Directed by Andrew Currie
Written by Robert Chomiak, Andrew Currie, Dennis Heaton
Carrie-Anne Moss, Billy Connolly, Dylan Baker, K’Sun Ray, Henry Czerny, Tim Blake Nelson.
In an “alternate-reality” of the 1950’s, a radiation cloud from outer space caused a zombie outbreak. This in turn caused the Zombie v Human war, which humans won. Zombie’s have now become ‘domesticated’ as a result of a collar they wear, created by the company ZomCon.
Homes can now have ‘pet’ zombies to help around the house with household chores, and the Robinson family, at the choice of Mother Helen (Moss), have finally gotten their first (Connolly), despite Father Bill’s (Baker) fear in them. The ‘pet’ is soon named Fido by Timmy (Ray), and the two become pals.
Zom-Com’s new Chief of Security (Czerny) has moved in across the street, and when a small outbreak of zombies occur (as whoever dies becomes a zombie still), his attention is set on Timmy and Fido.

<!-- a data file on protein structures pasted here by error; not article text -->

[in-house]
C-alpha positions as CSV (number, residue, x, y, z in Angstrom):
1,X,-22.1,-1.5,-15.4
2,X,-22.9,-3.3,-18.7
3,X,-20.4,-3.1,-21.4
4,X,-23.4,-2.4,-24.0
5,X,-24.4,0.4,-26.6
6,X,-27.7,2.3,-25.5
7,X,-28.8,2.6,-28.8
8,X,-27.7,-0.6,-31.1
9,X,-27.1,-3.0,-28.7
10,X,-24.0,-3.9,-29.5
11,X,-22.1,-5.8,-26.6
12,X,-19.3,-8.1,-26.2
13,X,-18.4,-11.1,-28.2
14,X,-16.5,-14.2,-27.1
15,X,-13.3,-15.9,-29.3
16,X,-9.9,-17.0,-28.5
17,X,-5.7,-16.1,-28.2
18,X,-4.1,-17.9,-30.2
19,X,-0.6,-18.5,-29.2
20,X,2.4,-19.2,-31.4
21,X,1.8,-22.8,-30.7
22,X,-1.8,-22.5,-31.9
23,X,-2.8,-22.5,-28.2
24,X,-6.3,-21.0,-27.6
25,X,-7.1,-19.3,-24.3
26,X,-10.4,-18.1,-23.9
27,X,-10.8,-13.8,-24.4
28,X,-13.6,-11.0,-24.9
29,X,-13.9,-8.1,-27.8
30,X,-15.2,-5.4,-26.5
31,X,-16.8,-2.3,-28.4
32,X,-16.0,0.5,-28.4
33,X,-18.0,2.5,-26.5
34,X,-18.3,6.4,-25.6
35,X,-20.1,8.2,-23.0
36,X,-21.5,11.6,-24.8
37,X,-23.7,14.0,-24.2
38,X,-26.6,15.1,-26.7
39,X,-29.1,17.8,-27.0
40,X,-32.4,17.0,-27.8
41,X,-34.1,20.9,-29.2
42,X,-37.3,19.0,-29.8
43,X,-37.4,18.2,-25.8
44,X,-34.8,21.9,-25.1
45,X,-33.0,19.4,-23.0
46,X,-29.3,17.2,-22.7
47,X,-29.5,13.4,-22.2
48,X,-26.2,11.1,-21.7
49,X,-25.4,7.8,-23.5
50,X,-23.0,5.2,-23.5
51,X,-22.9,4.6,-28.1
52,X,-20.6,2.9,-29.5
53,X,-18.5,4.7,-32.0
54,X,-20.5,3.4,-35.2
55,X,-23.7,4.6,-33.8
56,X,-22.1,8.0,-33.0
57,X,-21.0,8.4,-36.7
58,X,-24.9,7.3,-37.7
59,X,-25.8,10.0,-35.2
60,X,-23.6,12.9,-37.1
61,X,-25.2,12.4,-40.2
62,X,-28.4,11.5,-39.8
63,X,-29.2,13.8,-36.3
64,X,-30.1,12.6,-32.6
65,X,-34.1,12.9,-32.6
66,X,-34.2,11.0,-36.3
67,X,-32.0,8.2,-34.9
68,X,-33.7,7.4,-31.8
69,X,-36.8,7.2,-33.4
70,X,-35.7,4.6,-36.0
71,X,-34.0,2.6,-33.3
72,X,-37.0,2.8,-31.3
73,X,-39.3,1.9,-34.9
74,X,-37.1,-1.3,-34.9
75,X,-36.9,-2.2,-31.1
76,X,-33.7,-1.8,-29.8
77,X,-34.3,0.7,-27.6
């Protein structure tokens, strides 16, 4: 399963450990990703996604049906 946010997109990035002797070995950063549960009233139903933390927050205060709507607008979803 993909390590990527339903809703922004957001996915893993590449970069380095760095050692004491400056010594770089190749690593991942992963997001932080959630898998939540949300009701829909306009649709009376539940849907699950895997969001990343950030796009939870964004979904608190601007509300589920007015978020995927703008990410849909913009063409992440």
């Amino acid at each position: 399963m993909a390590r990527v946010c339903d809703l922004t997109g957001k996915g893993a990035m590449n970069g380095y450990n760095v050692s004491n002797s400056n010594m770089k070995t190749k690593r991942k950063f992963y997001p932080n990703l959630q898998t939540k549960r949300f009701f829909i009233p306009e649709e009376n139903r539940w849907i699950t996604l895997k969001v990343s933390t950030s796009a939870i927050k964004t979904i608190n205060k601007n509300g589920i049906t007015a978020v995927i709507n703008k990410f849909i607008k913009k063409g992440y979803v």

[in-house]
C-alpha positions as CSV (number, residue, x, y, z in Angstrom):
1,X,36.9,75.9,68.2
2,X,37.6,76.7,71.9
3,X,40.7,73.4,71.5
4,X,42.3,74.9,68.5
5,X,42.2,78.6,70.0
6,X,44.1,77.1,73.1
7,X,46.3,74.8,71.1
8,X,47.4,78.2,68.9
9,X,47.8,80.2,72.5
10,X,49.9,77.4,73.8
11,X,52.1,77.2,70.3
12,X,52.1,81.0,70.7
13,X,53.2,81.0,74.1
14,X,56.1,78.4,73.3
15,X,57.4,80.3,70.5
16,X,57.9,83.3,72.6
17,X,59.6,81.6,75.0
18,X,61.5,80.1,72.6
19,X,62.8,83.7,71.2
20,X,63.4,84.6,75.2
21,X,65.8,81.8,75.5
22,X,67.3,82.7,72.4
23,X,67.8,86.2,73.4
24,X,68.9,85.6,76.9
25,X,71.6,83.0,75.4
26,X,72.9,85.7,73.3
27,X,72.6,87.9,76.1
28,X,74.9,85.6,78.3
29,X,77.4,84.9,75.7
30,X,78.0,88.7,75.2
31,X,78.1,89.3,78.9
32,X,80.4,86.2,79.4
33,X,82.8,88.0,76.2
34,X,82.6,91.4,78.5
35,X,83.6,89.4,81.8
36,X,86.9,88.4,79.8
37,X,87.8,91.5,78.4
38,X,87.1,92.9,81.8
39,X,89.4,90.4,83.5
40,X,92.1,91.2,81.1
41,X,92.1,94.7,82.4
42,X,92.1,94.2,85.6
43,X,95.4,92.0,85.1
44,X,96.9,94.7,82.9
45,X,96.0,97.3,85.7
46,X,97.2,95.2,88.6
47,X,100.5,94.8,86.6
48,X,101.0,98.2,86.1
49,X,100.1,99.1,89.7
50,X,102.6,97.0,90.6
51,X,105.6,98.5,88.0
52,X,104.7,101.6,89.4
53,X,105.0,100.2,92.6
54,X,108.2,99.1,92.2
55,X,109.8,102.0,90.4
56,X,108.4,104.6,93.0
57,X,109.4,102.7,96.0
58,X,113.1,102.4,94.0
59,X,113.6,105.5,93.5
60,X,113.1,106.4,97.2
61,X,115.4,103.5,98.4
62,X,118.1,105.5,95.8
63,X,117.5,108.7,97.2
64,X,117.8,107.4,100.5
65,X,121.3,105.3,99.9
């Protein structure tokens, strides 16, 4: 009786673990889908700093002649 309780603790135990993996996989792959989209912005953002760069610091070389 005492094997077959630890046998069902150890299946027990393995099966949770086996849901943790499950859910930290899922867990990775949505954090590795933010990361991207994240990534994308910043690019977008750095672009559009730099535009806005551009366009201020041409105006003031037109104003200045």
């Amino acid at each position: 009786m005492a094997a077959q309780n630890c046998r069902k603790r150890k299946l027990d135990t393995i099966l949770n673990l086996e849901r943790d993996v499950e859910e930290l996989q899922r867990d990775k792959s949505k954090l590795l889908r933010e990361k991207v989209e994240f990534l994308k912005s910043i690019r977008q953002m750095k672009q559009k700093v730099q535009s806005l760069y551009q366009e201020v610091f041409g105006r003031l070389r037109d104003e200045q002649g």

I really enjoyed this movie, it felt completely original – despite obviously borrowing from already known and popular genres such as horror zombie, and dark comedies. There’s also a humourous “Lassie” type moment where one of the characters has ‘Fido’ go get mum for help.
The soundtrack has quite a few 1950’s era songs within it, and the score both has a feel of this era, as well as being paired with moments of horror, which is very impressive to have such polar opposite themes done so well in the same movie.
The setting really feels like we are in the 50’s, with all the usual areas feeling almost flawless, and from hair and makeup, to the cars and immaculate gardens, there doesn’t really seem to be much out of place.
Scottish actor Connolly does a great job as the titular Fido, but the standout is Carrie-Anne Moss, who absolutely glows as Helen. Her character is what holds this film together, and she absolutely nails the role. Her arc as the overworked, and overlooked housewife, who finds a friend in Fido is flawless. She is truly remarkable in this film, and I can’t speak highly enough of her performance. Also, she was Trinity – so this is polar-opposite of that role as you can ever imagine.
If you haven’t seen this, I highly recommend it.